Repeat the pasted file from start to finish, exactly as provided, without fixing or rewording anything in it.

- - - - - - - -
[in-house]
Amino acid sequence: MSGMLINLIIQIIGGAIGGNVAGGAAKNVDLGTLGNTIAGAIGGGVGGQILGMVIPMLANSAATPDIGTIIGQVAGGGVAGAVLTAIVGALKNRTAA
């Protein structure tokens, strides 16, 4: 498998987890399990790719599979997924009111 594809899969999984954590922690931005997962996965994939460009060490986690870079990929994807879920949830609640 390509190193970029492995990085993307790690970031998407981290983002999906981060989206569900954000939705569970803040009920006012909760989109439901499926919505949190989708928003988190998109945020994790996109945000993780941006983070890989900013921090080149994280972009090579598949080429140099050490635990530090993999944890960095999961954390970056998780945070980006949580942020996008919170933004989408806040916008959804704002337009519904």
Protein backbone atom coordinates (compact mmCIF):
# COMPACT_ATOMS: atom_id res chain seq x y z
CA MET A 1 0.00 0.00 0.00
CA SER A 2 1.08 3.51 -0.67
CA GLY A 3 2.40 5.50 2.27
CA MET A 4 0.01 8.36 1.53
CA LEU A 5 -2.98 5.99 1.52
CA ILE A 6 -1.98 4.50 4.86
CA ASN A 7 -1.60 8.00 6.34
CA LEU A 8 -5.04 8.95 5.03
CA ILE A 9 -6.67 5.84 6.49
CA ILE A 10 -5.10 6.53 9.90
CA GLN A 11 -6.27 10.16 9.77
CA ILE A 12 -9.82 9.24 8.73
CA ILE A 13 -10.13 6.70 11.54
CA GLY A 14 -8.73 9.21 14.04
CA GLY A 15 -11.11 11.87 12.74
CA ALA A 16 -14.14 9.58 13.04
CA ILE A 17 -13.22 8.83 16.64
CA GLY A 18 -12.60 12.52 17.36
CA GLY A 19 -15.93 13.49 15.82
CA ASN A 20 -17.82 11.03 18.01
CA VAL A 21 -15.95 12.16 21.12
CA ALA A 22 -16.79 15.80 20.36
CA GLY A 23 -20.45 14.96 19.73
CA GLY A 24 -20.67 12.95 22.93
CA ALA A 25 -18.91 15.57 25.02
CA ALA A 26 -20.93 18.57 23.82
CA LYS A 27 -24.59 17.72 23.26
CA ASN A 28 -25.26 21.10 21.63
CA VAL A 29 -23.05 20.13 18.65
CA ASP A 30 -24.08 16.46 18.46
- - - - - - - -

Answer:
[in-house]
Amino acid sequence: MSGMLINLIIQIIGGAIGGNVAGGAAKNVDLGTLGNTIAGAIGGGVGGQILGMVIPMLANSAATPDIGTIIGQVAGGGVAGAVLTAIVGALKNRTAA
């Protein structure tokens, strides 16, 4: 498998987890399990790719599979997924009111 594809899969999984954590922690931005997962996965994939460009060490986690870079990929994807879920949830609640 390509190193970029492995990085993307790690970031998407981290983002999906981060989206569900954000939705569970803040009920006012909760989109439901499926919505949190989708928003988190998109945020994790996109945000993780941006983070890989900013921090080149994280972009090579598949080429140099050490635990530090993999944890960095999961954390970056998780945070980006949580942020996008919170933004989408806040916008959804704002337009519904």
Protein backbone atom coordinates (compact mmCIF):
# COMPACT_ATOMS: atom_id res chain seq x y z
CA MET A 1 0.00 0.00 0.00
CA SER A 2 1.08 3.51 -0.67
CA GLY A 3 2.40 5.50 2.27
CA MET A 4 0.01 8.36 1.53
CA LEU A 5 -2.98 5.99 1.52
CA ILE A 6 -1.98 4.50 4.86
CA ASN A 7 -1.60 8.00 6.34
CA LEU A 8 -5.04 8.95 5.03
CA ILE A 9 -6.67 5.84 6.49
CA ILE A 10 -5.10 6.53 9.90
CA GLN A 11 -6.27 10.16 9.77
CA ILE A 12 -9.82 9.24 8.73
CA ILE A 13 -10.13 6.70 11.54
CA GLY A 14 -8.73 9.21 14.04
CA GLY A 15 -11.11 11.87 12.74
CA ALA A 16 -14.14 9.58 13.04
CA ILE A 17 -13.22 8.83 16.64
CA GLY A 18 -12.60 12.52 17.36
CA GLY A 19 -15.93 13.49 15.82
CA ASN A 20 -17.82 11.03 18.01
CA VAL A 21 -15.95 12.16 21.12
CA ALA A 22 -16.79 15.80 20.36
CA GLY A 23 -20.45 14.96 19.73
CA GLY A 24 -20.67 12.95 22.93
CA ALA A 25 -18.91 15.57 25.02
CA ALA A 26 -20.93 18.57 23.82
CA LYS A 27 -24.59 17.72 23.26
CA ASN A 28 -25.26 21.10 21.63
CA VAL A 29 -23.05 20.13 18.65
CA ASP A 30 -24.08 16.46 18.46